Erosion in a stream channel results in extension of the river system throughout its drainage basin. A river can erode channels by lifting and carrying sediment, abrading the river banks or dissolving any soluble rock (see Denudation). Erosion of the stream bed resulting in downcutting and deepening of the channel. This steepens the sides and results in unstable slopes. Mass movement of debris into the channel brings the slopes back to the angle of repose and produces a "V" shaped valley configuration. Along meandering streams, the outside curves, or cutbanks, become undercut by the force of the stream's velocity and lateral erosion occurs. The valley widens as the meander erodes and extends itself. A stream increases its length by headward erosion on the uphill end of its tributaries. Here the valley grows longer with additions of small gullies and rills which mark the outer reaches of its drainage basin.
Not all sediment sizes are eroded at the same flow or stream velocity. Obviously, heavier particles require greater velocities. But clay size particles are also harder to erode. Clay particles are flat and closer to the stream bed and may be "sticky" in character. Higher energy is needed to pick up a clay grain than those needed for silts and sands.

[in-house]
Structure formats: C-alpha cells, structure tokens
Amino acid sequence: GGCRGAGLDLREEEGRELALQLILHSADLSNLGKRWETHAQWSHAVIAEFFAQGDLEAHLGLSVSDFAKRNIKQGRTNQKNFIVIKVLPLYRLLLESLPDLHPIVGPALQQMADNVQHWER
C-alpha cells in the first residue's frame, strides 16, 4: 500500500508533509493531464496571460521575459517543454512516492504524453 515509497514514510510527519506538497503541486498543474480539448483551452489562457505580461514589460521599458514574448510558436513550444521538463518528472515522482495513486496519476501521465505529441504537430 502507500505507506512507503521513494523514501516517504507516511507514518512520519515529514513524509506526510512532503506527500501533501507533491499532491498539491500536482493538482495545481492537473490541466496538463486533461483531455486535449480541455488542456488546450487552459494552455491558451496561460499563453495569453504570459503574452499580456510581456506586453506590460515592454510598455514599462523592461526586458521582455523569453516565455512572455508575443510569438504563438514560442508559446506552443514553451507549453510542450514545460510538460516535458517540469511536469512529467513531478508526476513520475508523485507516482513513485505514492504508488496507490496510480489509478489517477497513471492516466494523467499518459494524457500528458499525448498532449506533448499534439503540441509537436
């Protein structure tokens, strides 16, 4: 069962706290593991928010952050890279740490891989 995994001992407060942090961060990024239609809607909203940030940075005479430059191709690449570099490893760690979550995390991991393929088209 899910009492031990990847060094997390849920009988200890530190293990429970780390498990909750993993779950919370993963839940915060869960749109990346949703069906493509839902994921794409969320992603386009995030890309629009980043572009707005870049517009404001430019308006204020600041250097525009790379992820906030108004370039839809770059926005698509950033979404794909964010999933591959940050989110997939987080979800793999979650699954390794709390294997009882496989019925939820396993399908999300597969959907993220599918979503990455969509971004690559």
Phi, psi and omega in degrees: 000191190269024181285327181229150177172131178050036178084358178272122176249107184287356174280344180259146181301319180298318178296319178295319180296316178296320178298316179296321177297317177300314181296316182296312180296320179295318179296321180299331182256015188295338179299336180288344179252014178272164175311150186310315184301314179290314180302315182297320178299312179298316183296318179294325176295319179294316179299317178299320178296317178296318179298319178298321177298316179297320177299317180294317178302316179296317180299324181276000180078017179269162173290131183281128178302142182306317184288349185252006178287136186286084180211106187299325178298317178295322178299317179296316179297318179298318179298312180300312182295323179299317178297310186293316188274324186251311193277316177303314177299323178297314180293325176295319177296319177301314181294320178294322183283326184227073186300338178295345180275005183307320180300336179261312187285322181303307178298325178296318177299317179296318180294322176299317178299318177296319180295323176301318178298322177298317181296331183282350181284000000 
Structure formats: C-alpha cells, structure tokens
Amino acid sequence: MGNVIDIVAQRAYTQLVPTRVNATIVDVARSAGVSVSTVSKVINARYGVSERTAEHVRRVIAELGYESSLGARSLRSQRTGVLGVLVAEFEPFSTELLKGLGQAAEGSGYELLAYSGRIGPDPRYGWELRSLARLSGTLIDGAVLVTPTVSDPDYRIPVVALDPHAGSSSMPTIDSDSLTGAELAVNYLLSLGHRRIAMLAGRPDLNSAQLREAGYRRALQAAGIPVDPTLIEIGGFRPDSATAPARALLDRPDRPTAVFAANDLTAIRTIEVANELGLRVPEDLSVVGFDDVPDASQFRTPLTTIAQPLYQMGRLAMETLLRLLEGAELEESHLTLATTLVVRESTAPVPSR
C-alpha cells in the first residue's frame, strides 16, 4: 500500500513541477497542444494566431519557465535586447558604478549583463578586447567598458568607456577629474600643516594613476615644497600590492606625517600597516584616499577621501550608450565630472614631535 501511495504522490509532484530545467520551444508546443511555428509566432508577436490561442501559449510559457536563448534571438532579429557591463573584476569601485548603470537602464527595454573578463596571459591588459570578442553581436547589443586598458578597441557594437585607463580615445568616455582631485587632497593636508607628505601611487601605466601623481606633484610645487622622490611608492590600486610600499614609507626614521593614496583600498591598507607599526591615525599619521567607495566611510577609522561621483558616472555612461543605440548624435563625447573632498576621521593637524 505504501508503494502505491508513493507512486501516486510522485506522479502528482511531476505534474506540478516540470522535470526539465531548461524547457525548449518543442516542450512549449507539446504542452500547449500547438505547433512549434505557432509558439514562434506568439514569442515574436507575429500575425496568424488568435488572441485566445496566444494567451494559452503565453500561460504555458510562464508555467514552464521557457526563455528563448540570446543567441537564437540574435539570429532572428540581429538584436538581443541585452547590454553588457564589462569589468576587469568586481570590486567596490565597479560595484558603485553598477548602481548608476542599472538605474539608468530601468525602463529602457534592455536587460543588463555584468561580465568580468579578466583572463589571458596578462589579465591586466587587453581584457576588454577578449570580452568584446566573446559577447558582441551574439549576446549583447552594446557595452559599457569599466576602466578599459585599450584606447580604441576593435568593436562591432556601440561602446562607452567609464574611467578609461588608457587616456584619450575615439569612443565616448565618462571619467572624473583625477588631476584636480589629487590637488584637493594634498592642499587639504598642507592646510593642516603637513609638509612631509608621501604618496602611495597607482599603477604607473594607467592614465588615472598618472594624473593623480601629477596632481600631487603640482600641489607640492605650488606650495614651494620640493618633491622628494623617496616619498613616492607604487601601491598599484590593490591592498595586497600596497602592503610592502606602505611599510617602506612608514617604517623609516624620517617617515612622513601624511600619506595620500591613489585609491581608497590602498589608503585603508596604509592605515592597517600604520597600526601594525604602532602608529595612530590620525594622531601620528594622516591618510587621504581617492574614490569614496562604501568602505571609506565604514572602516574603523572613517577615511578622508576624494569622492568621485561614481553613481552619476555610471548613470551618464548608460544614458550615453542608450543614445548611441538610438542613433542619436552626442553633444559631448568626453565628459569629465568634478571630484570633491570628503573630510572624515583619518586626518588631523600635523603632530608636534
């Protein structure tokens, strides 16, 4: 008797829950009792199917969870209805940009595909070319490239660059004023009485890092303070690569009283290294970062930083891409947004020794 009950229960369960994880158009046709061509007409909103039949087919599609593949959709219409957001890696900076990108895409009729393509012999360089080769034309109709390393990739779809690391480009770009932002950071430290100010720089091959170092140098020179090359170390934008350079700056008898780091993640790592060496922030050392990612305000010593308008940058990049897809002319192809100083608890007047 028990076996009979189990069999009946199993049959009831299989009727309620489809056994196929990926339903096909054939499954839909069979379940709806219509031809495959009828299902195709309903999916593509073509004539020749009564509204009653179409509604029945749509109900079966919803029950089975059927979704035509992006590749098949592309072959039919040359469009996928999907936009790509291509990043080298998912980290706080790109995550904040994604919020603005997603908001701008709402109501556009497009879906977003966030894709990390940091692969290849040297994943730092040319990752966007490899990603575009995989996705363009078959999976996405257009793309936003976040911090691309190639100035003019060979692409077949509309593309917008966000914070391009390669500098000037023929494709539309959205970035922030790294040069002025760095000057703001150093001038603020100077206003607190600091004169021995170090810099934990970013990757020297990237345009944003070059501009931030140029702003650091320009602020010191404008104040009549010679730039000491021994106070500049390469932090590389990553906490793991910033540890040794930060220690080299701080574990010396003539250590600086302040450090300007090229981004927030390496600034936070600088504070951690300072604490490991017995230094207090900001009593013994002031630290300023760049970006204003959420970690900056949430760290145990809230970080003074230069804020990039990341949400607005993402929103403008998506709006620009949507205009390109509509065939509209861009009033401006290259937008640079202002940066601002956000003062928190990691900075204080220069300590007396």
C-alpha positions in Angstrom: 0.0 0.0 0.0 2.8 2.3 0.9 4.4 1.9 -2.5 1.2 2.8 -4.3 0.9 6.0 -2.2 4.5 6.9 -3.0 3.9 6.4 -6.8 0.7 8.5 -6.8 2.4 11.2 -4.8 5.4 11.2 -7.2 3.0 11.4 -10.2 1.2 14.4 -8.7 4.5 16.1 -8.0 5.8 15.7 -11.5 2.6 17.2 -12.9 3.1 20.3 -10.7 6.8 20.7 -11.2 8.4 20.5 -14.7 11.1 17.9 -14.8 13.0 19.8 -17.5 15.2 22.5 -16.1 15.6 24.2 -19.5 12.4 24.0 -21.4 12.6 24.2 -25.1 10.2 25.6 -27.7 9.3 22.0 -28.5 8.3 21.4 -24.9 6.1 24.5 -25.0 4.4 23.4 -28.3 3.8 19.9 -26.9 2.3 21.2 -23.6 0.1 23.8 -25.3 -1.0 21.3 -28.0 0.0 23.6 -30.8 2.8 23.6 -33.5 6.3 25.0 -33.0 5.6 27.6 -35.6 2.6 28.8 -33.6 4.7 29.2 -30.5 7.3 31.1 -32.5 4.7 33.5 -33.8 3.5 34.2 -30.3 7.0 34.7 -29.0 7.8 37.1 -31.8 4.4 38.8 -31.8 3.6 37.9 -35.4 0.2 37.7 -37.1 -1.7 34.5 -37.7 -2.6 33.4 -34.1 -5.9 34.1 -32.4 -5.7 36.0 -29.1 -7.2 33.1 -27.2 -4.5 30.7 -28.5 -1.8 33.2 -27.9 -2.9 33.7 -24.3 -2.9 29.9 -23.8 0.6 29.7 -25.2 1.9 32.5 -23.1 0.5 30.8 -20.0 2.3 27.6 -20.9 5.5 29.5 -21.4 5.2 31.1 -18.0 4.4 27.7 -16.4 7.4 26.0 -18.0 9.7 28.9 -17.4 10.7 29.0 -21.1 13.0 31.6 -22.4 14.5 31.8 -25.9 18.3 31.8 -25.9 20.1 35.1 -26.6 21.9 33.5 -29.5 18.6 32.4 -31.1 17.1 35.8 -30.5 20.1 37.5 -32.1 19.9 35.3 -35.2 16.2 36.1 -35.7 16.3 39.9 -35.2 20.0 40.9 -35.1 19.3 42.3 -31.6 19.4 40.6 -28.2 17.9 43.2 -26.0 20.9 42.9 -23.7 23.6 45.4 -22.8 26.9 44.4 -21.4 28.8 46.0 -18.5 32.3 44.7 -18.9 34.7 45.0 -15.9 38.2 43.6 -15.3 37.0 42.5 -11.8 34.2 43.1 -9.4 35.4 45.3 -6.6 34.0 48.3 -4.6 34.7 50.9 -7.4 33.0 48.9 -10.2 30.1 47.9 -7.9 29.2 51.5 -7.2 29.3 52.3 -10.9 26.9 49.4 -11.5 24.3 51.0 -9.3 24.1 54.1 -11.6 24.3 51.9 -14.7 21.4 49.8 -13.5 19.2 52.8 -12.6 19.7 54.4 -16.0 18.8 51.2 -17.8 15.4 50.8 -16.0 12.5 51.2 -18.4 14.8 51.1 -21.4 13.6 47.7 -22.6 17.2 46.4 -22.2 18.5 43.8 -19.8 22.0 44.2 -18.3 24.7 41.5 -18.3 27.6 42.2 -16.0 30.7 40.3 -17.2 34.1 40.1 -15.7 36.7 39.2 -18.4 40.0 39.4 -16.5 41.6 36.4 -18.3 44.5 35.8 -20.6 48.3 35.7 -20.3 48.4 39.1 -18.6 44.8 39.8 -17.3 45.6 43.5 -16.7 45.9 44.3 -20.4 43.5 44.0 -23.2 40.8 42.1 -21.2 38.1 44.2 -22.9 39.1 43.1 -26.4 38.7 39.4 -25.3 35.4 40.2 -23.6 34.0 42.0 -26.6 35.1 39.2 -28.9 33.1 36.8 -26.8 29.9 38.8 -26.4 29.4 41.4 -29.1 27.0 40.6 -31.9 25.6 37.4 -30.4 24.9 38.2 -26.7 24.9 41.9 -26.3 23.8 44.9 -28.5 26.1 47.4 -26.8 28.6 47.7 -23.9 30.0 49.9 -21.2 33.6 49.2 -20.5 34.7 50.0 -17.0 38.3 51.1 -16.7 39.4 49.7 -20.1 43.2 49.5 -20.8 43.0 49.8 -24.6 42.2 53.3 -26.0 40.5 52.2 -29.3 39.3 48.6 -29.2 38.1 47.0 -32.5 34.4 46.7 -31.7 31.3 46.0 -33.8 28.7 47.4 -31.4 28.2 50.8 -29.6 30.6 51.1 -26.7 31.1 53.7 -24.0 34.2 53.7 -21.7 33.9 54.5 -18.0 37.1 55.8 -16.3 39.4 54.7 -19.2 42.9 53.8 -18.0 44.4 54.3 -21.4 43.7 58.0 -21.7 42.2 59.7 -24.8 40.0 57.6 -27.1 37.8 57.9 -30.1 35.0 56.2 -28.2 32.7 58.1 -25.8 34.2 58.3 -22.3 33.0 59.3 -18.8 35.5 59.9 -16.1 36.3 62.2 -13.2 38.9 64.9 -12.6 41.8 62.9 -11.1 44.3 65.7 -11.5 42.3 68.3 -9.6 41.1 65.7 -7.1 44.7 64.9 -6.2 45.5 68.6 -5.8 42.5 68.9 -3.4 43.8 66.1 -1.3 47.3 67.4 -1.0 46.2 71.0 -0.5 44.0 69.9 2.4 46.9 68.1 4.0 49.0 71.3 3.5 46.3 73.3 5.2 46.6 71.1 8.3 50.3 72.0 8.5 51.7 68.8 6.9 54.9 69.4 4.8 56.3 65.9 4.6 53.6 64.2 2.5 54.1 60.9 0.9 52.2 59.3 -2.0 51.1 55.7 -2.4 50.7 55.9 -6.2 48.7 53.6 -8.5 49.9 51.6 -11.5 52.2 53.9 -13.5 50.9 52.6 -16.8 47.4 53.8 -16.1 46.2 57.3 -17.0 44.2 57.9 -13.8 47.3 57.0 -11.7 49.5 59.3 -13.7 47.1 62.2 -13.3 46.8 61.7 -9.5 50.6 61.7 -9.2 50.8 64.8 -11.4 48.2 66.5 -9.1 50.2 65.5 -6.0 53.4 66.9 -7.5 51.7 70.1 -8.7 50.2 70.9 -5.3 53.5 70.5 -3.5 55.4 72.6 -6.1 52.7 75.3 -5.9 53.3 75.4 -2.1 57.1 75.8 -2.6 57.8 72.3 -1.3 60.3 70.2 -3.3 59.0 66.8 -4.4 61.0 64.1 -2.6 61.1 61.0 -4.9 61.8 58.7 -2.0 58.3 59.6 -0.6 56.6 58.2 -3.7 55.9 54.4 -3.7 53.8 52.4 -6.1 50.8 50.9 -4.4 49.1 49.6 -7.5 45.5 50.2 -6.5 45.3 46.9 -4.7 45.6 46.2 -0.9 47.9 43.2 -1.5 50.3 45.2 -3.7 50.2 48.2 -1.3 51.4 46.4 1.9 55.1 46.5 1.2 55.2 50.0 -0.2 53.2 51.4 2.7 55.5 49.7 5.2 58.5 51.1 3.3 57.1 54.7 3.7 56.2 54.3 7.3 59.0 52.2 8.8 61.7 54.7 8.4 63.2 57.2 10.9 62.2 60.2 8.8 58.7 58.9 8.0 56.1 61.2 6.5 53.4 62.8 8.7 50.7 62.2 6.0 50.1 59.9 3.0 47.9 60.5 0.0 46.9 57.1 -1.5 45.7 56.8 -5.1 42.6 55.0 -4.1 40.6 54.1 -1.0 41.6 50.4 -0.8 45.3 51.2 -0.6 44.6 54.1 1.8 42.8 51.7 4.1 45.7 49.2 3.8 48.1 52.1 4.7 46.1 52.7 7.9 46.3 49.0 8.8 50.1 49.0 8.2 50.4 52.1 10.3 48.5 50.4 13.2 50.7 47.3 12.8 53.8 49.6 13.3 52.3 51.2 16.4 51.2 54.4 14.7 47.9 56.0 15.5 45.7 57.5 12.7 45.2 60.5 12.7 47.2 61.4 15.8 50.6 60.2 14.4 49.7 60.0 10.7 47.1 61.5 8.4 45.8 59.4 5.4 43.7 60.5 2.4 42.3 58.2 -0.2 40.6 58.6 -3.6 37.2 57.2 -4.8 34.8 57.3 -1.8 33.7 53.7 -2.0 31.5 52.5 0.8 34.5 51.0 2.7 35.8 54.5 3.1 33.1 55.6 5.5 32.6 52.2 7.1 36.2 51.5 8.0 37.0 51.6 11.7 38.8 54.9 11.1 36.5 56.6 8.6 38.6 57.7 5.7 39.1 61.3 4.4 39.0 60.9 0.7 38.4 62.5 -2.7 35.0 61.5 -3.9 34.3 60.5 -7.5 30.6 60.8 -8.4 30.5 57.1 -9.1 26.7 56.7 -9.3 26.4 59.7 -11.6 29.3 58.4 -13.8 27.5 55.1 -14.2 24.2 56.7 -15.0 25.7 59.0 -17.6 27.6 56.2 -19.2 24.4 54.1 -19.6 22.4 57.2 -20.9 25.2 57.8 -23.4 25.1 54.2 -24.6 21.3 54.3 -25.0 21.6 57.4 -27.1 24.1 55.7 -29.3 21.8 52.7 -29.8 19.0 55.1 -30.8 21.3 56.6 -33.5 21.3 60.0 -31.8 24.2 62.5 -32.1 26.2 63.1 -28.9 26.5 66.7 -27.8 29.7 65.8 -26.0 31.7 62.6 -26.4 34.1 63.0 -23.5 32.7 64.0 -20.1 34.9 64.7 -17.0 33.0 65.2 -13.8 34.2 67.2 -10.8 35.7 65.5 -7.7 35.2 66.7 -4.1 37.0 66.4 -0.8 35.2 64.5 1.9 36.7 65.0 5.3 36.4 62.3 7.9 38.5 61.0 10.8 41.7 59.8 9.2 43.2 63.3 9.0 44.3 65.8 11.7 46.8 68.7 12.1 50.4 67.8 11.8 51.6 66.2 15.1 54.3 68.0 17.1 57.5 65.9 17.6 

Once a grain has been eroded, a stream can carry it in a variety of ways. The bed load consists of larger sediment grains. Most gravels and pebbles are too heavy to be carried all the time. They move down stream by traction, i.e., rolling and sliding along the bed. Sand particles typically move through a process called saltation. They bounce and leap along the bottom, ricocheting and hitting other grains on the river bed. The suspended load usually consists of clays and silt size particles. These grains are light enough to move in the water column. Rivers which flow through regions containing weathered silicates are typically "muddy" looking due to the suspended clays in the water. Most rivers also carry a dissolved load. This consists of the ions picked up during chemical weathering (dissolution) of rocks in the drainage basin. Rivers that flow through carbonate dominated terrain (Florida, Bahamas, Aruba, etc.) contain only dissolved loads and appear clean and clear.